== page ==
This doesn’t mean I’m not excited when looking for rares in my cardpool or by having them in my deck. I know that they will still provide me with their share of free wins whenever I play them, but so will an Ordeal into an early creature. In this format it was more frequent to out-tempo or being out-tempo’d than overpower or being overpowered.

1.5 The format was quite different from what we expected but it was solved quickly

Once the format matured, it became established rather quickly, with no hidden gems or archtypes. I still think it’s a good format, different from what we had in the recent past, that was a little tricky in the beginning, but soon the possibilities became limited and I found myself playing other Magic formats. I think one of the reasons was the pointers and reasons to follow a route were too good to not take them. In fact most of the possibilities were already predicted by many players the days following the Pre-release such as: White “Heroic” decks, Black “Devotion” decks, Green or Blue Tempo decks, Red/Black aggro “Heroic” or Minotaurs.

2. Theros Sealed Deck building

I had two major Sealed Deck events, Grand Prix: Valencia on November 9th and the Portuguese PTQ on November 23rd. My preparation was done playing dozens of Sealed Deck queues on MTGO, and even after the events I continued playing them as I thought they had reasonable value for the fun obtained and the time/tix invested, plus I was having a decent run in them until they extinguished them.

So far we’ve seen the format is very tempo based, there are plenty of tricks to make combat math difficult, there are many cards that threaten to end the game quickly and you want to have the initiative casting your spells and putting pressure on the board, even in a virtual way, like an “Heroic” or “Monstrosity” creature which could be triggered at any moment. How does this affect the way I build my decks?

– Stay on 2 colors!
– Avoid playing with double mana costs on both colours, especially on early game cards; for example: Two-Headed Cerberus and Phalanx Leader
– I try not to play more than 1 card with mana cost 6 or higher, and with not many cards with mana cost of 5.
– By making the deck lighter there is no need to play 18 lands like we initially thought. Also, I tend to stay away from Scry lands unless they provide mana for my 2 colors.

All these rules serve the same purpose. To make your deck more maneuverable and to make your draws less clunky. These rules seem a little strict but need to be, because more often than not, you will be tempted to bend them. It is not a necessity that you follow them religiously. Sometimes, go ahead and splash that Sea God’s Revenge in your Green/White deck since you’re already playing Opaline Unicorn anyway. Other times you really can’t avoid not playing Disciple of Phenax and Prescient Chimera in the same deck. And what about if your card pool presents you with an Abhorrent Overlord, are you really gonna cut Sip of Hemlock from your deck just to make your deck lighter? The point is, these guideline are flexible, but if you stretch them all too much, then you might as well ignore them all, because you’re just cheating yourself.

Concerning colors, even tough it is very dependent on what you open, both in quality and quantity, it is possible to classify the colors by depth. There are two colors that clearly stand above the others by depth, amount of playables and overall quality of those playables: Green and Blue. Your Sealed deck should be playing with one of these colours, otherwise it means sometime either really bad or really good happened with your pool. When I’m opening a Pool, what I’m really hoping for is for Green to have enough playables, because that can salvage most of the card pools and allow you to end up with a reasonable deck. On the opposite the color I feel has the least depth is Red, but not by a big margin since White these days is usually split in aggro White cards and controlish White cards and you never really know what to expect from your White. There is one exception in the color combinations which is Black and Red aggro which is viable altough not desirable. To put it in order, here are my preferences for Theros Sealed.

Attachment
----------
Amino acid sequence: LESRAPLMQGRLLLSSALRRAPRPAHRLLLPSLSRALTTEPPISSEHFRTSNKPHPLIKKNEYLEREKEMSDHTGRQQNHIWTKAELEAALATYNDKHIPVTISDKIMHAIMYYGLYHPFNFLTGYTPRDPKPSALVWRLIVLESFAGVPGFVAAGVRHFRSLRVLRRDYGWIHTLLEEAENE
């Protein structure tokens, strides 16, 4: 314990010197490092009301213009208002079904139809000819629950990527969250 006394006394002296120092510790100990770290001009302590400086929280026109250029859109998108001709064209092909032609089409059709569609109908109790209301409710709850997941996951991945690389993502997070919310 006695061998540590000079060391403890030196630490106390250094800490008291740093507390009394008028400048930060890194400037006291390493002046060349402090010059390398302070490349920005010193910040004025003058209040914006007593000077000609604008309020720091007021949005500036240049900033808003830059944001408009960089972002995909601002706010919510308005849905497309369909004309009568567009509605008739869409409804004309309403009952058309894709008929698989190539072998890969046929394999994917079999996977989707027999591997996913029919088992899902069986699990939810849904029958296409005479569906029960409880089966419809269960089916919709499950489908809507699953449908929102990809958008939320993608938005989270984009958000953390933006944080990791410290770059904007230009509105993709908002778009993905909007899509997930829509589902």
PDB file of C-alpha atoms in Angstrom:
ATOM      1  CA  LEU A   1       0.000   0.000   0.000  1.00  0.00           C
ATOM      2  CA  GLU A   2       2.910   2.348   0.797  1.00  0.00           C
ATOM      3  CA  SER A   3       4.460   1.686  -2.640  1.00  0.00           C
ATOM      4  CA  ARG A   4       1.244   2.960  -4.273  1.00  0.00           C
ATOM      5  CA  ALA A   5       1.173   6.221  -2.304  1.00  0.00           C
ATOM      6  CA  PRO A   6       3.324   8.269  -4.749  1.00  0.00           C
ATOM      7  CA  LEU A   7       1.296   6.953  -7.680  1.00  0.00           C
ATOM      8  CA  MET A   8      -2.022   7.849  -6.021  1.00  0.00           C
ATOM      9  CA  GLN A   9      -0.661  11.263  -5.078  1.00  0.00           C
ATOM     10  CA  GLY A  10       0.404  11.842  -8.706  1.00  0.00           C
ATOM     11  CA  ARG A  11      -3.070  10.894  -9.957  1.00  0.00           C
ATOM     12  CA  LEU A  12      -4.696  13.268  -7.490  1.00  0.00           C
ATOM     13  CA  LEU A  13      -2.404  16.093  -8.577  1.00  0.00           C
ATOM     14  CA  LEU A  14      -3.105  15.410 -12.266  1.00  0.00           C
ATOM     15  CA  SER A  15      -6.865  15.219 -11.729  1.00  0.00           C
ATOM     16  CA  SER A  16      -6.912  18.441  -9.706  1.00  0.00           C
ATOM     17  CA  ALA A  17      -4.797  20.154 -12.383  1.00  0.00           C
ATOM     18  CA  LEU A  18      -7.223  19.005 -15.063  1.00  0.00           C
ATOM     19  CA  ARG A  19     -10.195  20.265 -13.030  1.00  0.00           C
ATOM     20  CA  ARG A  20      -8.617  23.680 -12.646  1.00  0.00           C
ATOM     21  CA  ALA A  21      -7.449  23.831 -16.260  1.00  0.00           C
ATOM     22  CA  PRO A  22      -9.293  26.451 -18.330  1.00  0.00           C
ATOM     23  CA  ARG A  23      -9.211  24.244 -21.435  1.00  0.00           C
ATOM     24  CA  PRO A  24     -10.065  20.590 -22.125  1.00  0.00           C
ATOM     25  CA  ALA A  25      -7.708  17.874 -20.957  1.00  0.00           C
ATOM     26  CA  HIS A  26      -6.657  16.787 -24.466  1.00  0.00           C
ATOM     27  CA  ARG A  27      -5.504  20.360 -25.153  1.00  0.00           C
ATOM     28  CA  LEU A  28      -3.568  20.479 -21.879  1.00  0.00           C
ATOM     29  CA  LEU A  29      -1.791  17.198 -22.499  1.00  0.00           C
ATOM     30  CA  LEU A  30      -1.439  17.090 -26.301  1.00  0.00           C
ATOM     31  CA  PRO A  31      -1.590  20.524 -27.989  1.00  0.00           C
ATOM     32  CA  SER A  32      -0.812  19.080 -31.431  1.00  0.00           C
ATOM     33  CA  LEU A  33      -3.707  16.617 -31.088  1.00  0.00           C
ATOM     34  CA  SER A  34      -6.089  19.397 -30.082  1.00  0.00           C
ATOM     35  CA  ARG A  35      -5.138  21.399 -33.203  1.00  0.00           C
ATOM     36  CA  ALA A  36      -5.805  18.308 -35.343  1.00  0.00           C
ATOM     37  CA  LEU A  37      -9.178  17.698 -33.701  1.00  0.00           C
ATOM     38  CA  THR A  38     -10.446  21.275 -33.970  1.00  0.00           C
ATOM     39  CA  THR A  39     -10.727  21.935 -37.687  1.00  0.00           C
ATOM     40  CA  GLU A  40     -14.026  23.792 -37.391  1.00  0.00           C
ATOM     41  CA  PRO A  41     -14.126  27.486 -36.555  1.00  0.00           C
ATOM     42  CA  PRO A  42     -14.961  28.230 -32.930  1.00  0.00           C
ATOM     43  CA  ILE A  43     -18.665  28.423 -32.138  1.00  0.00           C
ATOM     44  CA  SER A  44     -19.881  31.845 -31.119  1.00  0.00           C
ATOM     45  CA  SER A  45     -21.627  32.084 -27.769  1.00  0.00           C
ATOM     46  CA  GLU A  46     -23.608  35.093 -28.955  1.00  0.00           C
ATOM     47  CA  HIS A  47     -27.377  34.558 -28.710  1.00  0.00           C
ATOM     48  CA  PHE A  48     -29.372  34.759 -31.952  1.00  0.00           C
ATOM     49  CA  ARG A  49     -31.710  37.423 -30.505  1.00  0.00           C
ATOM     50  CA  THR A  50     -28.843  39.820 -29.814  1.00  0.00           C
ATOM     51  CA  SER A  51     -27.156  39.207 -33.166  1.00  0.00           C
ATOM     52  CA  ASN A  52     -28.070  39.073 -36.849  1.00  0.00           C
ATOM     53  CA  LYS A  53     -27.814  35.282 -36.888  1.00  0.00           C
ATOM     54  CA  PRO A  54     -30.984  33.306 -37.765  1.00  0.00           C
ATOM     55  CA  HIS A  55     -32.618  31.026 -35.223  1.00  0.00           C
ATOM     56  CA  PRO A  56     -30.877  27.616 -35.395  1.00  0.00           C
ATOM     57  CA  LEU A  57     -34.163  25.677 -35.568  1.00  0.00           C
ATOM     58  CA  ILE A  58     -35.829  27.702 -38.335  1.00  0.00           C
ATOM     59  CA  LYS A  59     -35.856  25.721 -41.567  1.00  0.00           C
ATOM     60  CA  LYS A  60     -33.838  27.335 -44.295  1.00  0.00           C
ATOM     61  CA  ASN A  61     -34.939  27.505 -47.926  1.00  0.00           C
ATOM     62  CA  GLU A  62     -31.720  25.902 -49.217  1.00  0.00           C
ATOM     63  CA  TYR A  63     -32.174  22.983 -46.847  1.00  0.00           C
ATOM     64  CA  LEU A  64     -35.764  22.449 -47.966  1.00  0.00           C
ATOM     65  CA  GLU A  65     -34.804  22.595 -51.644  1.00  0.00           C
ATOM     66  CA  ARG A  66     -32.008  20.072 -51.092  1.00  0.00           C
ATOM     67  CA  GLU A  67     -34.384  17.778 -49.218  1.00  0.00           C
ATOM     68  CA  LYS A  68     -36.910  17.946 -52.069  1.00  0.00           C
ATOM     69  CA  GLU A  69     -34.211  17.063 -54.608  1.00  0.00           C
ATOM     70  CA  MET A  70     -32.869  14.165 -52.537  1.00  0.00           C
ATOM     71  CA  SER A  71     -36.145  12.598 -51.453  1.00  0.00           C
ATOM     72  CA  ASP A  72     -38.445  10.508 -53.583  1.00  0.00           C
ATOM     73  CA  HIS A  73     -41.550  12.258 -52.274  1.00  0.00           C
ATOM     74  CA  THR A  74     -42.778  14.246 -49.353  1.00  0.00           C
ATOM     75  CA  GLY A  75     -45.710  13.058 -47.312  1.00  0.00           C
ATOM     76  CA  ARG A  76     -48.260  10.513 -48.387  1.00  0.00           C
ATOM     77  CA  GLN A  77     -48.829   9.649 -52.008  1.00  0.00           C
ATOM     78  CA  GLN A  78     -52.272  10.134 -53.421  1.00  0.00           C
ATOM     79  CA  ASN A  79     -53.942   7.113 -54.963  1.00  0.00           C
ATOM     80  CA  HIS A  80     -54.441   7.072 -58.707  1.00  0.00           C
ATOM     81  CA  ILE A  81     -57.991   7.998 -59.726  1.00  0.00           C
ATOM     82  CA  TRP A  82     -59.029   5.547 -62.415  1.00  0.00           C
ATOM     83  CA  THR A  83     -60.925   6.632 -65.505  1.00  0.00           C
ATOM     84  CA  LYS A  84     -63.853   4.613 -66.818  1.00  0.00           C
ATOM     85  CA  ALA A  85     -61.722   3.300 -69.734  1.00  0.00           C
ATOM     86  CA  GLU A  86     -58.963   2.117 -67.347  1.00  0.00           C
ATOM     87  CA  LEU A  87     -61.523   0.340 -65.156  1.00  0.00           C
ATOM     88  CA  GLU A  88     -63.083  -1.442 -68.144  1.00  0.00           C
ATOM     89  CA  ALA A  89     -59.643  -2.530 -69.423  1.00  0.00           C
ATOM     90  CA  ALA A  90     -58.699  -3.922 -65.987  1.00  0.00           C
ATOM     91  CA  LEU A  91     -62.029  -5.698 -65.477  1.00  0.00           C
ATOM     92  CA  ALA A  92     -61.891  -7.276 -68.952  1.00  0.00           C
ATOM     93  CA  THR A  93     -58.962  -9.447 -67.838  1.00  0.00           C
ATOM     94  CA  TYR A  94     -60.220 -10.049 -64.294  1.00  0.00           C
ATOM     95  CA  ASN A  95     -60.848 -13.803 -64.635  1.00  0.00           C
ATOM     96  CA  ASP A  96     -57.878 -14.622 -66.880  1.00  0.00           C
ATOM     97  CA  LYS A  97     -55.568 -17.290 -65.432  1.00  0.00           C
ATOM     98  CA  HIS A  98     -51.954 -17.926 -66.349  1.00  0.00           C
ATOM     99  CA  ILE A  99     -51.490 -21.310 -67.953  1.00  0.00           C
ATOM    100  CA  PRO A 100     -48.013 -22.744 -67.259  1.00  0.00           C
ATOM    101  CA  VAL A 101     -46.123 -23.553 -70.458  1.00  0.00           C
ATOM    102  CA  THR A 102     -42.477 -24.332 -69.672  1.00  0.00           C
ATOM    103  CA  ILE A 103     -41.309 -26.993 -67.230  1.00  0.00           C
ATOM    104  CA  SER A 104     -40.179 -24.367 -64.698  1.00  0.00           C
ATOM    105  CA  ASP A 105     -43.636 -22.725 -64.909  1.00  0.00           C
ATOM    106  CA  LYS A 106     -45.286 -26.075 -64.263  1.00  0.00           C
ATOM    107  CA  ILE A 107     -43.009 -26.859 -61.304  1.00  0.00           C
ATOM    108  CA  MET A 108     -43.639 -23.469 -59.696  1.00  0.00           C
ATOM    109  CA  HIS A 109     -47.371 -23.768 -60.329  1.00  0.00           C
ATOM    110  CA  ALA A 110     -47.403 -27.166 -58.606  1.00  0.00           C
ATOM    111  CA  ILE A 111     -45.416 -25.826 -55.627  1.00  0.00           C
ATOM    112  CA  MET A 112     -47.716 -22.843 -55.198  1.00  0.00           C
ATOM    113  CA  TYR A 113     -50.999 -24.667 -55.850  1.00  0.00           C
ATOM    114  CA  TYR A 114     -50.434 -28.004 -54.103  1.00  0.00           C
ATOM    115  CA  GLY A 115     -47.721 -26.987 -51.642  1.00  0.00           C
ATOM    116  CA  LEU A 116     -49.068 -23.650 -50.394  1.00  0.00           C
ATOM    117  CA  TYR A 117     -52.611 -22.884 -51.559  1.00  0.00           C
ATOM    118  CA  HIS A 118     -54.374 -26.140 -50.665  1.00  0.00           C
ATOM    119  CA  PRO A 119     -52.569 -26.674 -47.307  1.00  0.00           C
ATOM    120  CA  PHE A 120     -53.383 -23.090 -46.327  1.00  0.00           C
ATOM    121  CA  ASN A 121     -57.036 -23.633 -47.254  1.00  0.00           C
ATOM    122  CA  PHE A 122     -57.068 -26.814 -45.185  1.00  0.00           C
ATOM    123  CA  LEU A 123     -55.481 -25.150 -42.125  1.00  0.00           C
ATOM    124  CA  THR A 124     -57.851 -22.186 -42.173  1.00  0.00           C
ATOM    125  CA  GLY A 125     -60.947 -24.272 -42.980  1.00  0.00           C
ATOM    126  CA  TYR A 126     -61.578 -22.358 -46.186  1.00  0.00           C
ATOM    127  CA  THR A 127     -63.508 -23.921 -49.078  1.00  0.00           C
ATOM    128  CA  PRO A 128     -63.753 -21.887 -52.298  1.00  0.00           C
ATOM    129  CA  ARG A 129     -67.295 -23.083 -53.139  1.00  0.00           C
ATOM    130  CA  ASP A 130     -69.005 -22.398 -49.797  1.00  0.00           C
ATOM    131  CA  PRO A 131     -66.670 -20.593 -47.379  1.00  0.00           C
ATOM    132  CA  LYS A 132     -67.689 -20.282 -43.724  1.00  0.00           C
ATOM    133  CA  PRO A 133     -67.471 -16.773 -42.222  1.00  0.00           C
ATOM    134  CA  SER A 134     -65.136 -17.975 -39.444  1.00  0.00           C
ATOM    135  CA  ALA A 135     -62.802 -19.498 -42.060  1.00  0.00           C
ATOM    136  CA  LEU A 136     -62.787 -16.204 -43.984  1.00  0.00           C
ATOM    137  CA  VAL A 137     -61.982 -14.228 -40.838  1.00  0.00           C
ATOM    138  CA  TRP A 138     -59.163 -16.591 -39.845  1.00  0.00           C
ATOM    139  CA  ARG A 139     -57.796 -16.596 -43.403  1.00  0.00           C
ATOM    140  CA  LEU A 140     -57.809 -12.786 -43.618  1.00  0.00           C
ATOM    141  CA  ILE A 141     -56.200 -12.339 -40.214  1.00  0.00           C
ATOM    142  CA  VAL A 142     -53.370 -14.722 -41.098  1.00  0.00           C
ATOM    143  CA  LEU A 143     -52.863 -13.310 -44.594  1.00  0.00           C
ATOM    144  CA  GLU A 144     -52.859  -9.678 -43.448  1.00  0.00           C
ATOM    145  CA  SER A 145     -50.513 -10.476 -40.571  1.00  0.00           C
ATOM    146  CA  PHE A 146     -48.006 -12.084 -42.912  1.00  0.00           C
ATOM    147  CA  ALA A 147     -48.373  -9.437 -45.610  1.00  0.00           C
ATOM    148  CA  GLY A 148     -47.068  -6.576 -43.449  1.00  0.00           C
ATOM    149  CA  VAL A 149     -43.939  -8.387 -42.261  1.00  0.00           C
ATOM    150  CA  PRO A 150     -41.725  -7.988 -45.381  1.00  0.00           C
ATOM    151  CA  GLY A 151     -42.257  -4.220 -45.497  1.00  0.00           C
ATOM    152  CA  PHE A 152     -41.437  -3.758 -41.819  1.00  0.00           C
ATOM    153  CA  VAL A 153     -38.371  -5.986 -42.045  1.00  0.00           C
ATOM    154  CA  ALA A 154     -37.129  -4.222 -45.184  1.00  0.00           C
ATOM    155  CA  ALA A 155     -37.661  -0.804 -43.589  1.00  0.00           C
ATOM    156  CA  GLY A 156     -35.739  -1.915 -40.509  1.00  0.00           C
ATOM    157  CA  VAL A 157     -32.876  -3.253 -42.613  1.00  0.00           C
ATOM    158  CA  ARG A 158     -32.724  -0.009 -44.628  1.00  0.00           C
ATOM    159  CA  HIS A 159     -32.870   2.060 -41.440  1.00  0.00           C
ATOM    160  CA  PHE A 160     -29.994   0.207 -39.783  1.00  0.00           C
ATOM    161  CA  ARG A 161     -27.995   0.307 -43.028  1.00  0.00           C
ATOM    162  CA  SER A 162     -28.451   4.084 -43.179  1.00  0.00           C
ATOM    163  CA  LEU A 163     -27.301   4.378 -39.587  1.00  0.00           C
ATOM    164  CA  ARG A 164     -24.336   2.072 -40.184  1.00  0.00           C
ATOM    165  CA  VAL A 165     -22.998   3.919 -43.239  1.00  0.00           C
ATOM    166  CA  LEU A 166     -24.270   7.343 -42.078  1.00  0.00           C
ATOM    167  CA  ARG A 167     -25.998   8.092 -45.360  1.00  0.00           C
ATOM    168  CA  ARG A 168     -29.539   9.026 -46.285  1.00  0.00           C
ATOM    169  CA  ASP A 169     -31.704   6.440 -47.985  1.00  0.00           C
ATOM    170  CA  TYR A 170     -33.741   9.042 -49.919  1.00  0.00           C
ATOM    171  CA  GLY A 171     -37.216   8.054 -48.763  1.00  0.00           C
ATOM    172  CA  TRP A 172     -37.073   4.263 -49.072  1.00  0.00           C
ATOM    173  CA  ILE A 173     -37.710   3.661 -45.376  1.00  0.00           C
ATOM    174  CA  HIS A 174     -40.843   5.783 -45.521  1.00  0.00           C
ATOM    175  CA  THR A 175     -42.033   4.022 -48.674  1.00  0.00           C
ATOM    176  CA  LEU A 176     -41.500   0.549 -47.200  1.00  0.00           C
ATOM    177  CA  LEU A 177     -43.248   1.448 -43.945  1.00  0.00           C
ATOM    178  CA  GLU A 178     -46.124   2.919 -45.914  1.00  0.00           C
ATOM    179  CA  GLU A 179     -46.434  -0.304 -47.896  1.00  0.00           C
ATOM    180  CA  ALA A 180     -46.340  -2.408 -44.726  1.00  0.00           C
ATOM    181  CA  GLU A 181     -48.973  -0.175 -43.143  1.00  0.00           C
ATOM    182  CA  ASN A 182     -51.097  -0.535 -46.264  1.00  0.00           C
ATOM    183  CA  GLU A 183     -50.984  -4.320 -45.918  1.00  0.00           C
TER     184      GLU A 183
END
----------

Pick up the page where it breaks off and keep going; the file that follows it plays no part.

I would be most happy with: Blue/Green
Good: (Blue or Green / No Red): Blue/White, Blue/Black, Green/White, Green/Black.
Ok: Black/Red, Green/Red,
Wouldn’t be too happy: Blue/Red, White/Red, White/Black

When playing Theros Sealed I treat it the same way I would with Theros Draft. I don’t think there is much difference between them. There aren’t cards which I would value higher or lower when doing a crossover between the formats. They are both very tempo based, and all the mechanics are quite good in Limited so you should expect them to be relevant even if the deck was not drafted from a card pool. As a general tip I will remind you to not be greedy and respect the tempo. Most of the time it will be correct to play your bestow card as a vanilla creature just for the board presence. Once I even had to sideboarded in Triton Shorethief just to make my deck lighter and it was actually quite good in that game, altough the decision to bring him in involved a very specific set of circumstances.

3. Theros Draft

I have already mentioned some things related to Theros Draft. The format in it’s gameplay is very similar to Theros Sealed, and so the overall impressions can also be applied in Draft gameplay. Once you keep in mind the importance of tempo, and recognize the path your draft is going, things shouldn’t be much complicated, each archtype is very clear in what cards need.

Like I said, the Theros Draft format became a little repetitive sooner than a new Limited set usually becomes, so I ended up not doing as many Drafts as most of you did. However, one of my friends like to keep track of stats, color combinations, scores and those kind of things, so everytime I drafted Online and remembered doing it I noted down which combination I drafted and what score I achieved. My records are:

Blue/Green: 8 times
Green/Red : 3 times